What are main reasons a typical DSGE model is called non-linear? Why are these non-linearities important? Is a non-linear model inherently less stable than a linear model? Why?


They are called non-linear because they often consist of non linear equations (although linearized approximations exist).

No matter what kind of empirical research you are doing it is important to avoid misspecification. If relationships are non-linear it’s not appropriate to try to fit an linear model which identifying assumption requires linearity. If you would do so your parameter estimates would be biased.

There is nothing inherently unstable about non linear processes. In the context of DSGE models dynamic stability implies there should be no unit root in the modeled series. There is no reason why non-linear series would be more prone to have unit root than linear one.

  • $\begingroup$ Thanks for your answer! However, In Carl Hommes 2015 book on Expectations, it seems he considers DSGE models (being it either RBC DSGE or New Keynesian DSGE) to be linear, or (log)linearized models, on page 3 of the introduction. He is making a distinction between the non-linear view and the random exogeneous shocks view (with a linear economic model), with both DSGE models and old Tinbergen models being examples of the latter, if I read his paragraph correctly. What are your thoughs about this? $\endgroup$ Mar 20 '20 at 13:51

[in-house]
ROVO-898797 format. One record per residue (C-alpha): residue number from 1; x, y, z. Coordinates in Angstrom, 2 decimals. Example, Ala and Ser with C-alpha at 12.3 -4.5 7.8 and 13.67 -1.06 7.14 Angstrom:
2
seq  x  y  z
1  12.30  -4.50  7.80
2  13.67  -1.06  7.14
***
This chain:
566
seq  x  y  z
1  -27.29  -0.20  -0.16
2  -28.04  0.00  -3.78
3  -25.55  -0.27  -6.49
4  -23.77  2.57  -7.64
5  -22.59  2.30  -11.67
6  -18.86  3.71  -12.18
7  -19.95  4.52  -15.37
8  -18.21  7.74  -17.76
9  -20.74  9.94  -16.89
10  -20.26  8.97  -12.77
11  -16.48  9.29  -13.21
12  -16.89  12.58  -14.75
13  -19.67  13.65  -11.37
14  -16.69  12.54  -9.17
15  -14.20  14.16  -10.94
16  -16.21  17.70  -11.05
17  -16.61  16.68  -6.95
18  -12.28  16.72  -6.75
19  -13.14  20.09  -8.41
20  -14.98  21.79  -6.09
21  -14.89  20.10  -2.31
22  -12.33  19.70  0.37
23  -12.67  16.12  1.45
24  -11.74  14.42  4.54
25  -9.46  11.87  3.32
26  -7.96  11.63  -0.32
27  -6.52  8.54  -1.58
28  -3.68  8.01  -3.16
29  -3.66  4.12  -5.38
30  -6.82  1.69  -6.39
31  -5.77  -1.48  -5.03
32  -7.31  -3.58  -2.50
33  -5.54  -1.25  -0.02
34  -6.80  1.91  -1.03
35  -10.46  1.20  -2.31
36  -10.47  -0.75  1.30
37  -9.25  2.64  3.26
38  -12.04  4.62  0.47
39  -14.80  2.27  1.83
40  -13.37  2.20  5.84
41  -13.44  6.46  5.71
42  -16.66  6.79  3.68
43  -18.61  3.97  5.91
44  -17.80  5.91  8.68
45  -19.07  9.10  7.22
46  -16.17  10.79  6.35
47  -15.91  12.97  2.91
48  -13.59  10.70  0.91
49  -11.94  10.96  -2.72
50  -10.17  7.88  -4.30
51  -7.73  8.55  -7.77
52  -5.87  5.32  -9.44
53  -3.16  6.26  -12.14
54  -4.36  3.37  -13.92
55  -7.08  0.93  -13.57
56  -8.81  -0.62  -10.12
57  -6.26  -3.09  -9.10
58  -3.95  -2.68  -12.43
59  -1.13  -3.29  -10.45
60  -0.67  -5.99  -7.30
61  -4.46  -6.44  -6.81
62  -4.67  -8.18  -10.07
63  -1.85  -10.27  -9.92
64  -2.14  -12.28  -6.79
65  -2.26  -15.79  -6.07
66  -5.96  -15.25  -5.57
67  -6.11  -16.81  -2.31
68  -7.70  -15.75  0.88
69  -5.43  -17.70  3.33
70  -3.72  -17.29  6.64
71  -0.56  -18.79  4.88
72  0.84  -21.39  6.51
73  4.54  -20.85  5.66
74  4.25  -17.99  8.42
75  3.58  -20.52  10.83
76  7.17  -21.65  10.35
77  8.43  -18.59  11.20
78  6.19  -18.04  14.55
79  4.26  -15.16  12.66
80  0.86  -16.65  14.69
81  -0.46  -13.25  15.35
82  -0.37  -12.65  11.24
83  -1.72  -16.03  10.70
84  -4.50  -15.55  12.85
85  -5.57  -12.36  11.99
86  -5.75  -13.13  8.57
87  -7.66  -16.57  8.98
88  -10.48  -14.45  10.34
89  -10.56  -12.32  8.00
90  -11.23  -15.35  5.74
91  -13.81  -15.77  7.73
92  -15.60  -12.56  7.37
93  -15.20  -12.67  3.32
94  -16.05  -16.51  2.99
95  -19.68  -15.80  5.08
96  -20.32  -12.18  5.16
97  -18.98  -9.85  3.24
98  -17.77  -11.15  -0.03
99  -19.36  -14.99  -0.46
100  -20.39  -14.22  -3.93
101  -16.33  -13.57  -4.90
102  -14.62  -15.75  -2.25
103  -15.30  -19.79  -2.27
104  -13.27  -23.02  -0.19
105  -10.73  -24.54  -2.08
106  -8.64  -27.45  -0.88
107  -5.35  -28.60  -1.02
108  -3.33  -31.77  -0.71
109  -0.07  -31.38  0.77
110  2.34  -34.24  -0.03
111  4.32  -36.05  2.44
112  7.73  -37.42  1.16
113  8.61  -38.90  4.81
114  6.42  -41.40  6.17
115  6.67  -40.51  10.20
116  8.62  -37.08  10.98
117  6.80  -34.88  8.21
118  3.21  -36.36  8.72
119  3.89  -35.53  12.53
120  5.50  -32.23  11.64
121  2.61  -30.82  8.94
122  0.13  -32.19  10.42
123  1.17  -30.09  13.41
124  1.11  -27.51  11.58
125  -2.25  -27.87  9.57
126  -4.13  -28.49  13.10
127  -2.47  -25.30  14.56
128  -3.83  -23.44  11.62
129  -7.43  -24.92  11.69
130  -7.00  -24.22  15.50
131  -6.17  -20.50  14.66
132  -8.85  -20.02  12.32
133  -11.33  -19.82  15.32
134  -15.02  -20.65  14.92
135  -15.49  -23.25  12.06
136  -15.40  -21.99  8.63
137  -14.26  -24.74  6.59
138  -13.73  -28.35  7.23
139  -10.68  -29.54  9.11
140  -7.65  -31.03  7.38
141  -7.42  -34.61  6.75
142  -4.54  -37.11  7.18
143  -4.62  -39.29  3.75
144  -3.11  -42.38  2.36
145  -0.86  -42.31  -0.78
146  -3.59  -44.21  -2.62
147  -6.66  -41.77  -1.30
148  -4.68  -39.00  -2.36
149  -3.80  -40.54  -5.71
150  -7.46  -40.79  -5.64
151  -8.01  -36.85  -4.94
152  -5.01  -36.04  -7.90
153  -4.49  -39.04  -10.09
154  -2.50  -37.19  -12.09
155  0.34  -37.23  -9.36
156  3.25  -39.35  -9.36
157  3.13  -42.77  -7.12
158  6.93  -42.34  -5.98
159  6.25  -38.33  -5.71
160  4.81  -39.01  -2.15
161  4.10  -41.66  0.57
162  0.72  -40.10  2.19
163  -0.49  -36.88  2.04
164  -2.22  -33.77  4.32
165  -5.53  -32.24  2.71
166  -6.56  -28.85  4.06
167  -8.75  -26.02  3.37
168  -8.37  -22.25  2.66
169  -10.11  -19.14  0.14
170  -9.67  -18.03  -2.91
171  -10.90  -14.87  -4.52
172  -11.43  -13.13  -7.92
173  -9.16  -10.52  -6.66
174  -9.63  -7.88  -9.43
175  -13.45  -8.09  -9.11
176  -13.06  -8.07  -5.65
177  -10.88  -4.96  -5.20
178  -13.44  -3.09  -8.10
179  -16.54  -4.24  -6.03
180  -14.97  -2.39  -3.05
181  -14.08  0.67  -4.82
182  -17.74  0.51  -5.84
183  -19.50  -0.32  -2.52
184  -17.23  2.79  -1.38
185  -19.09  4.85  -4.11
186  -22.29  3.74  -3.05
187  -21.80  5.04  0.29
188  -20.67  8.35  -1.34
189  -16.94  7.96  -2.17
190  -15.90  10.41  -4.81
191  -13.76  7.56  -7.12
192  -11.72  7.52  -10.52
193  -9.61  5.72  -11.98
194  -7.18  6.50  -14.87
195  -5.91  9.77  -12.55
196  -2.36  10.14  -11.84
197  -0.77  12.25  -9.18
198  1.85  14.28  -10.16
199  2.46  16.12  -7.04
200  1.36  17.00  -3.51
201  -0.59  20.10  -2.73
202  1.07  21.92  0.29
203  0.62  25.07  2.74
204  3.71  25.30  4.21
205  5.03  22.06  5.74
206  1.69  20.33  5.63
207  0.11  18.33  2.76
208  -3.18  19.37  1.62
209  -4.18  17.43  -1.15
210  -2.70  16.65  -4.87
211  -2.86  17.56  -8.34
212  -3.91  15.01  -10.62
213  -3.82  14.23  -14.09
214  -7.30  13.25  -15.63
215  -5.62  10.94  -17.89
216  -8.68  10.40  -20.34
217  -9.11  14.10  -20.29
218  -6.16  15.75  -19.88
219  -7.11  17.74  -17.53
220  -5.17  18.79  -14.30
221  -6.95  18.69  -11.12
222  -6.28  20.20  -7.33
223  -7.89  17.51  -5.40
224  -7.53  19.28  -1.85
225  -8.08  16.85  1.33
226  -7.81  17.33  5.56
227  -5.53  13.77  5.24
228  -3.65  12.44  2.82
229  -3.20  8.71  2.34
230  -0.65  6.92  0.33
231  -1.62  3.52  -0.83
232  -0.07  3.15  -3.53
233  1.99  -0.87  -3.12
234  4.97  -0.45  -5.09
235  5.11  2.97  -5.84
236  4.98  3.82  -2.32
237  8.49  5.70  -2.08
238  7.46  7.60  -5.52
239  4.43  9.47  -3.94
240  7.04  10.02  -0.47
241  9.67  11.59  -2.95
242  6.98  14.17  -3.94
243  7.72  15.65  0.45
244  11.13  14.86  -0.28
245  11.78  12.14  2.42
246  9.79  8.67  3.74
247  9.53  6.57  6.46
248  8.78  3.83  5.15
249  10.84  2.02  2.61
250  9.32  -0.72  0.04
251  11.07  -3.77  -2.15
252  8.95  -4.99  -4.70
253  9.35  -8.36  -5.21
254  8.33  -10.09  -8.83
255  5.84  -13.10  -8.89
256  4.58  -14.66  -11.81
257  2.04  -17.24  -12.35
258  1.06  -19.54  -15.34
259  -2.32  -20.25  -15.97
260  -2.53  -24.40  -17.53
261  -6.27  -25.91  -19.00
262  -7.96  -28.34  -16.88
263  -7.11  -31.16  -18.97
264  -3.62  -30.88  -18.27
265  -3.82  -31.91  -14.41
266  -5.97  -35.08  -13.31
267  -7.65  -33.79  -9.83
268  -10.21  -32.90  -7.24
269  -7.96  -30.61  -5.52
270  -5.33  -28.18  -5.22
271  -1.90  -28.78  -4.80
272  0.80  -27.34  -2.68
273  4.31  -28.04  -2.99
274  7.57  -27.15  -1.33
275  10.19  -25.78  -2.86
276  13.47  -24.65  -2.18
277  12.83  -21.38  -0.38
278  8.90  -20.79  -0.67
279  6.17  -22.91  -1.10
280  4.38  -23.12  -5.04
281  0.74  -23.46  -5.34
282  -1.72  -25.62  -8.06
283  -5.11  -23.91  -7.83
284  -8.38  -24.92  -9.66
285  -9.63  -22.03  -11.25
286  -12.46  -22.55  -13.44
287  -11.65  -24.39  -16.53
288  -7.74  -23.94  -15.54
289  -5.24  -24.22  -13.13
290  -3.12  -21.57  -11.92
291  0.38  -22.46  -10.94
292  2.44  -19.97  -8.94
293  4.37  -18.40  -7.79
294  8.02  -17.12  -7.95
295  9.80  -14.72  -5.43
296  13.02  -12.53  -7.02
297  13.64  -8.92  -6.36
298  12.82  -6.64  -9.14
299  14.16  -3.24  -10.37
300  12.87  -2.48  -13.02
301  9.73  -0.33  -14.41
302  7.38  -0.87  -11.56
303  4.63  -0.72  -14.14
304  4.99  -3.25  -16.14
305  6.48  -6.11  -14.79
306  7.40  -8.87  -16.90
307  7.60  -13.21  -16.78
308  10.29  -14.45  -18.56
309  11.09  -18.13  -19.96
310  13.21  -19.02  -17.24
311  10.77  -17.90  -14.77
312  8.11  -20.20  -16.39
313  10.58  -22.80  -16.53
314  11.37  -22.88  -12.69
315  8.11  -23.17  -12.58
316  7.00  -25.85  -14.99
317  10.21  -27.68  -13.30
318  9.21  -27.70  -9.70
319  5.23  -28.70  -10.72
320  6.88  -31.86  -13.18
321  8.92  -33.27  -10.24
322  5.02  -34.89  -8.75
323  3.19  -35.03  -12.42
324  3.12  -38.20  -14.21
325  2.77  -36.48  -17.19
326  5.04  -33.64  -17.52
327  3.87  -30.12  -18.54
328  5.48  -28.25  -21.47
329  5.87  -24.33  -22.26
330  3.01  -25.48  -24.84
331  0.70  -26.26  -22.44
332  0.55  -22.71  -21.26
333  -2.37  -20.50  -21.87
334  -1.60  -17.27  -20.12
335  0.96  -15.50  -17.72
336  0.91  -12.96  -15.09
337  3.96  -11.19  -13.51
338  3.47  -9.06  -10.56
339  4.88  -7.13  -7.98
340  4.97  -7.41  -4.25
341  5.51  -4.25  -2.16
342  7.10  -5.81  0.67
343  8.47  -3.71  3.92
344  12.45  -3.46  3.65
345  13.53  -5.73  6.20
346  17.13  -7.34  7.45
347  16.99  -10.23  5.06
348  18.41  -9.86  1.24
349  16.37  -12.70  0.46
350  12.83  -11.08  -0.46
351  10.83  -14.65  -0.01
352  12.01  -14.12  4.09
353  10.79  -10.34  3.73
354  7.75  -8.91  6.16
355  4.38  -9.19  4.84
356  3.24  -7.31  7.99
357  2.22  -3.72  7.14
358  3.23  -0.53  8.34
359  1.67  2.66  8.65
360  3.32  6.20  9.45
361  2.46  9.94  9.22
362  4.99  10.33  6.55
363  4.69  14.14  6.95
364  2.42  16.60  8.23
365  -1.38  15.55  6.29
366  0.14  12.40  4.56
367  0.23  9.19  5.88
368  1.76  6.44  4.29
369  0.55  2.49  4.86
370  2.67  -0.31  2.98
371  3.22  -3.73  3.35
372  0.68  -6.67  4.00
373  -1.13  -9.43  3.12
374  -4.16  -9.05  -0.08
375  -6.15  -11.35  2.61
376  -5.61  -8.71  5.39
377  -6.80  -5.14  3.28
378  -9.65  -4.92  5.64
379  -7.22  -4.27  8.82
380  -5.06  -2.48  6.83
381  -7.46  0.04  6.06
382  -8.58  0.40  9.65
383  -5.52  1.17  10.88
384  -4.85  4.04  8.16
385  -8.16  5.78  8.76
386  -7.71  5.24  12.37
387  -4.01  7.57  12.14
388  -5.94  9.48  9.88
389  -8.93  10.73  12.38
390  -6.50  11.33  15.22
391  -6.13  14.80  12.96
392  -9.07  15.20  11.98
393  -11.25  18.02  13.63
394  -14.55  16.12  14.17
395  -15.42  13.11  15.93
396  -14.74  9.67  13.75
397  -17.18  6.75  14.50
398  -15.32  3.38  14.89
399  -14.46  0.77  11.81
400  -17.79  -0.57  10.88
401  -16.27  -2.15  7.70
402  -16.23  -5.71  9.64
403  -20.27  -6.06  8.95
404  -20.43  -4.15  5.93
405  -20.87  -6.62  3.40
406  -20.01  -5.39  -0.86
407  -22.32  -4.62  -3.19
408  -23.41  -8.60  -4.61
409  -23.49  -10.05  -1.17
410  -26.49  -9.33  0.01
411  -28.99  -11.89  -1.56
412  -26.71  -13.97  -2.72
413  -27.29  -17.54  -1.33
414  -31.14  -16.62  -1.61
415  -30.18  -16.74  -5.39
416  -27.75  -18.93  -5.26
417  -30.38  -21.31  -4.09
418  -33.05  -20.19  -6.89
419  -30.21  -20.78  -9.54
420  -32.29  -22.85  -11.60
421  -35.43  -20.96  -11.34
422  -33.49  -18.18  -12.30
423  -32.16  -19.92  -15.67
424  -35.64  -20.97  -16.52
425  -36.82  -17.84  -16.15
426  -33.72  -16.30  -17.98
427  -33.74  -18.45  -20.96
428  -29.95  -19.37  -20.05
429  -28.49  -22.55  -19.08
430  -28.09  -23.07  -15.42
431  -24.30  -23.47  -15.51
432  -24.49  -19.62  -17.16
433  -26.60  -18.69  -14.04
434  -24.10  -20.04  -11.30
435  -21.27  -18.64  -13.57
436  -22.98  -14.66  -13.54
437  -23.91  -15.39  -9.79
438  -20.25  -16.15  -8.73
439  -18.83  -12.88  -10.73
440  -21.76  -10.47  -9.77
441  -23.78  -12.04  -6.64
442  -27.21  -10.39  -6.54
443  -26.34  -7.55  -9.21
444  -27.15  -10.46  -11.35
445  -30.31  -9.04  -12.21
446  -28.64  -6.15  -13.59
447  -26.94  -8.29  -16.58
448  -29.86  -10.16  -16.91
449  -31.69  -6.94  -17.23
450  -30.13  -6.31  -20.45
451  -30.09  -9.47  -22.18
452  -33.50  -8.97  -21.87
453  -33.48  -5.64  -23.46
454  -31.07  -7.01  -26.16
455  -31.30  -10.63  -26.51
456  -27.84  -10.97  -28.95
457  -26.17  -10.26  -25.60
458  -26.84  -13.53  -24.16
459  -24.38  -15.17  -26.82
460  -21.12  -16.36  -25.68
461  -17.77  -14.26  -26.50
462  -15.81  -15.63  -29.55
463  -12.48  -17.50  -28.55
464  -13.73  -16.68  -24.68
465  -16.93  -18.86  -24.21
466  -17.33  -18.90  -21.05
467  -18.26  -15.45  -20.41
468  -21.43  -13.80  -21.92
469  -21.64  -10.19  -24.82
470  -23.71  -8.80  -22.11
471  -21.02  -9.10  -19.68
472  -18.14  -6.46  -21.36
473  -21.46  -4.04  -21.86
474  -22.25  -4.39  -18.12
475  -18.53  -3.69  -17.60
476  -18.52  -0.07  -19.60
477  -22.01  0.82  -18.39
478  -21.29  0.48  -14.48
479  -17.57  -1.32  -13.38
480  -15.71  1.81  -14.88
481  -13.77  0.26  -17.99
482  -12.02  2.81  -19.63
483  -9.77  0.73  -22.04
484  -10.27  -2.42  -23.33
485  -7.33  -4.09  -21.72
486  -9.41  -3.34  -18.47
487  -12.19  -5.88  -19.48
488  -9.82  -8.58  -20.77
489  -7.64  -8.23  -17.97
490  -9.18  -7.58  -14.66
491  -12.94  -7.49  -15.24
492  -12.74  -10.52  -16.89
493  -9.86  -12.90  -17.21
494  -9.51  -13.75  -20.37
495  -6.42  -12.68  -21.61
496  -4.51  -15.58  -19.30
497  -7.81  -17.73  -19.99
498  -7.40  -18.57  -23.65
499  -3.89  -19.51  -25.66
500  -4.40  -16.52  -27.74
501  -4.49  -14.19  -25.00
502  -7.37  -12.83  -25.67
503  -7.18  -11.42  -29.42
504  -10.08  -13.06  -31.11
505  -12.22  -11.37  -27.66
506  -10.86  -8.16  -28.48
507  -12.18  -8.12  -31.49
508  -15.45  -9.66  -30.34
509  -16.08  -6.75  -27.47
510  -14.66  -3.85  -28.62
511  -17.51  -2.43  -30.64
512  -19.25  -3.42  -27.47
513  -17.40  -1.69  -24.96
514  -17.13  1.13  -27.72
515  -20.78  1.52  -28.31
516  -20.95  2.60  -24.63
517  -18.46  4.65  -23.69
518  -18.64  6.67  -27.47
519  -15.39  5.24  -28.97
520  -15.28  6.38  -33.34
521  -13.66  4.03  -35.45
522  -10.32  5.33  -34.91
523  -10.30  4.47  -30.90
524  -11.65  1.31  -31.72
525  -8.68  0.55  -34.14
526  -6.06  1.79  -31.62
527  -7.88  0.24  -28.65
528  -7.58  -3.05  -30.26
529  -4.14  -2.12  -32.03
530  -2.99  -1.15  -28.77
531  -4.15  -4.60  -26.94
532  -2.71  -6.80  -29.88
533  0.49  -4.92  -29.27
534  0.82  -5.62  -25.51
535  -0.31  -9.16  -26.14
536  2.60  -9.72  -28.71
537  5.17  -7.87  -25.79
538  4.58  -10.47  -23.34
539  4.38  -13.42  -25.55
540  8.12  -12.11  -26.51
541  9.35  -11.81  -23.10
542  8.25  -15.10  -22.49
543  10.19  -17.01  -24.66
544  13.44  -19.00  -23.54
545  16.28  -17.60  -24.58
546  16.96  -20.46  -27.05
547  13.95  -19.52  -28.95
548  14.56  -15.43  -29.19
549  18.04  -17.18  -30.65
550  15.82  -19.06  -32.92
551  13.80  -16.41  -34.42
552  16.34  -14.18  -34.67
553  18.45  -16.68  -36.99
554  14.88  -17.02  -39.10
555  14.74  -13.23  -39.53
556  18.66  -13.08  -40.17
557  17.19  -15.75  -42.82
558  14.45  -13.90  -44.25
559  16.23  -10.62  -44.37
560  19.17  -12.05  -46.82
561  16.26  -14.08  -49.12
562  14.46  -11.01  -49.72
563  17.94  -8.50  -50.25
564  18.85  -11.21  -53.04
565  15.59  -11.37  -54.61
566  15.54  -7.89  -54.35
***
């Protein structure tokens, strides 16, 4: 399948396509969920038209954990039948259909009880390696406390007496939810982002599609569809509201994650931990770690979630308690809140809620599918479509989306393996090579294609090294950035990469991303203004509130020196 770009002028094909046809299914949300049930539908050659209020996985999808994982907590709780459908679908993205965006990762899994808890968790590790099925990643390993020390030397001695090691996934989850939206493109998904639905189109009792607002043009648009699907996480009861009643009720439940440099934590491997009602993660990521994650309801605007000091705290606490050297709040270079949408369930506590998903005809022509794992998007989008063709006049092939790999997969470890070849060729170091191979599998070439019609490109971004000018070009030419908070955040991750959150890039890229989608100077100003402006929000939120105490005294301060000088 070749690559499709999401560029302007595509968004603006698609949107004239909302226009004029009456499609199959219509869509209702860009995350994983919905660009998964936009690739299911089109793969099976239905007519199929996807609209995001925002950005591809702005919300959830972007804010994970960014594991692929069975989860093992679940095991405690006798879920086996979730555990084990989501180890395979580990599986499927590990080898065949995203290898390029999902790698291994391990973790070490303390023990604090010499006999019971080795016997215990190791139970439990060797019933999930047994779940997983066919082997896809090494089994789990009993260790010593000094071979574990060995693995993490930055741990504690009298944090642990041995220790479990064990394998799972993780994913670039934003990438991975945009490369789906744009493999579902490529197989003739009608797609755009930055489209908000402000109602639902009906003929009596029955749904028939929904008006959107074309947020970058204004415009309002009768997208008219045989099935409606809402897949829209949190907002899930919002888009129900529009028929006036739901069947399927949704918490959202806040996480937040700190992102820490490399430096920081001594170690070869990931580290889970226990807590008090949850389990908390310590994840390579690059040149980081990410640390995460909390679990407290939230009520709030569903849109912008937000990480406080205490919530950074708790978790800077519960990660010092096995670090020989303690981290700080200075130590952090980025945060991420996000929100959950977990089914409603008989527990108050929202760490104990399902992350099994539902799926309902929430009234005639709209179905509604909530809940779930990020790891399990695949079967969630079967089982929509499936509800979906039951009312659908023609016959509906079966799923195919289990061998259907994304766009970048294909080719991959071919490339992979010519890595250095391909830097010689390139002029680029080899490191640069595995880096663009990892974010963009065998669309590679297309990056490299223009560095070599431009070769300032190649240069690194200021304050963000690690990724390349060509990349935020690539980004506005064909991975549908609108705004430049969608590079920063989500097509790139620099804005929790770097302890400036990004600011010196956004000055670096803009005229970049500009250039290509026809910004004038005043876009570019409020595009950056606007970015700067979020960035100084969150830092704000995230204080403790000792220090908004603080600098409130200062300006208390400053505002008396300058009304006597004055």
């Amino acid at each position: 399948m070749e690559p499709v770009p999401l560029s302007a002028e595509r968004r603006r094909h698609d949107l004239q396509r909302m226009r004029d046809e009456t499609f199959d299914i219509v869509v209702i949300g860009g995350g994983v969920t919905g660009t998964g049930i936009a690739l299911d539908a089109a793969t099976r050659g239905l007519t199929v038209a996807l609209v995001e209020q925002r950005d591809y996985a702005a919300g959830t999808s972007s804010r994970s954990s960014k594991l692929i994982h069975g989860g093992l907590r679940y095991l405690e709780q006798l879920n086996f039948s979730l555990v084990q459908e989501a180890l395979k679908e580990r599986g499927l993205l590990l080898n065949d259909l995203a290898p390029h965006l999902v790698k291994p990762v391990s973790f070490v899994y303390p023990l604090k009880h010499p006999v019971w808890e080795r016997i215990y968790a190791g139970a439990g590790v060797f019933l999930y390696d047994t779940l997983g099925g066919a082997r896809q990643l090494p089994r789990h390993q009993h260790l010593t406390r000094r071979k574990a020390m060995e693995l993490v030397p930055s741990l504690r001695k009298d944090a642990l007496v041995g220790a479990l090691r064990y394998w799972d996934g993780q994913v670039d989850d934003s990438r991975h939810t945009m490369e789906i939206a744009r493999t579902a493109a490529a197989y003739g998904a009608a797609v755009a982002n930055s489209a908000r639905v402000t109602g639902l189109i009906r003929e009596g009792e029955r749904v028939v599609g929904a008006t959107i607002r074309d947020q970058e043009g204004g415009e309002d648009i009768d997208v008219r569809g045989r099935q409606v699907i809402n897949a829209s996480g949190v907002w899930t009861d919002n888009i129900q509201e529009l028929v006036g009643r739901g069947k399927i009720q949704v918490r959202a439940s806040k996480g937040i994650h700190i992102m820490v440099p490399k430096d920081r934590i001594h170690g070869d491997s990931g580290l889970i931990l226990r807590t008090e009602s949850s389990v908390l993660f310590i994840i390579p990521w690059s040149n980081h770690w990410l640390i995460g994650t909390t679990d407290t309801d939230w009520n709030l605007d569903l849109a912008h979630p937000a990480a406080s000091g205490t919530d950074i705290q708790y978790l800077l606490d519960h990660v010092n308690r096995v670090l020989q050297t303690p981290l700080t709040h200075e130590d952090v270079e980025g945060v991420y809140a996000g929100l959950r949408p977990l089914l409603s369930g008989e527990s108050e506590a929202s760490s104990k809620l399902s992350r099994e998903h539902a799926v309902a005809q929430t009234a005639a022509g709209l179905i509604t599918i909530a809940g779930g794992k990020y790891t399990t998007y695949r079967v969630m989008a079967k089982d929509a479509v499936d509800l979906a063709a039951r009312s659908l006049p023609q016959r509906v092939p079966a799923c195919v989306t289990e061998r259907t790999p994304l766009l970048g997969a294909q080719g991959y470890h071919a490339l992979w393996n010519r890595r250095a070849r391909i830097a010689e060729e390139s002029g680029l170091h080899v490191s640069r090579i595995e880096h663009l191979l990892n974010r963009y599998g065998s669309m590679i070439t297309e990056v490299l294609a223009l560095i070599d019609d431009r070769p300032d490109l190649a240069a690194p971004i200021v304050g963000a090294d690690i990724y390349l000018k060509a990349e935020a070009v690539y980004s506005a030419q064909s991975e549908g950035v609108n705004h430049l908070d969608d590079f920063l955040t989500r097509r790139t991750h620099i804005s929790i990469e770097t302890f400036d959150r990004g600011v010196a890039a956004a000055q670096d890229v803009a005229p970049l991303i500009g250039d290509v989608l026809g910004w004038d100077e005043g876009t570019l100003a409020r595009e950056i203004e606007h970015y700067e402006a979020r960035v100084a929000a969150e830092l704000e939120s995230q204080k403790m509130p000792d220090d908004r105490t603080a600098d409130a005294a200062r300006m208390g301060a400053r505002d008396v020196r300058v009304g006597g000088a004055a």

• $\begingroup$ @BeckBatucada as mentioned in my answer linearized approximation exist. Non-linear models also assume often random exogenous shocks so I am not really sure exactly what you mean by that I would have to read the whole passage. Both RBC and New Keynesian non-linear versions exists as well. $\endgroup$
    – 1muflon1
    Mar 20 '20 at 14:12
  • $\begingroup$ yes exactly what I though: exo shocks are combined with non-linear models in DSGE approach maybe I'm misreading Hommes writings $\endgroup$ Mar 20 '20 at 14:25

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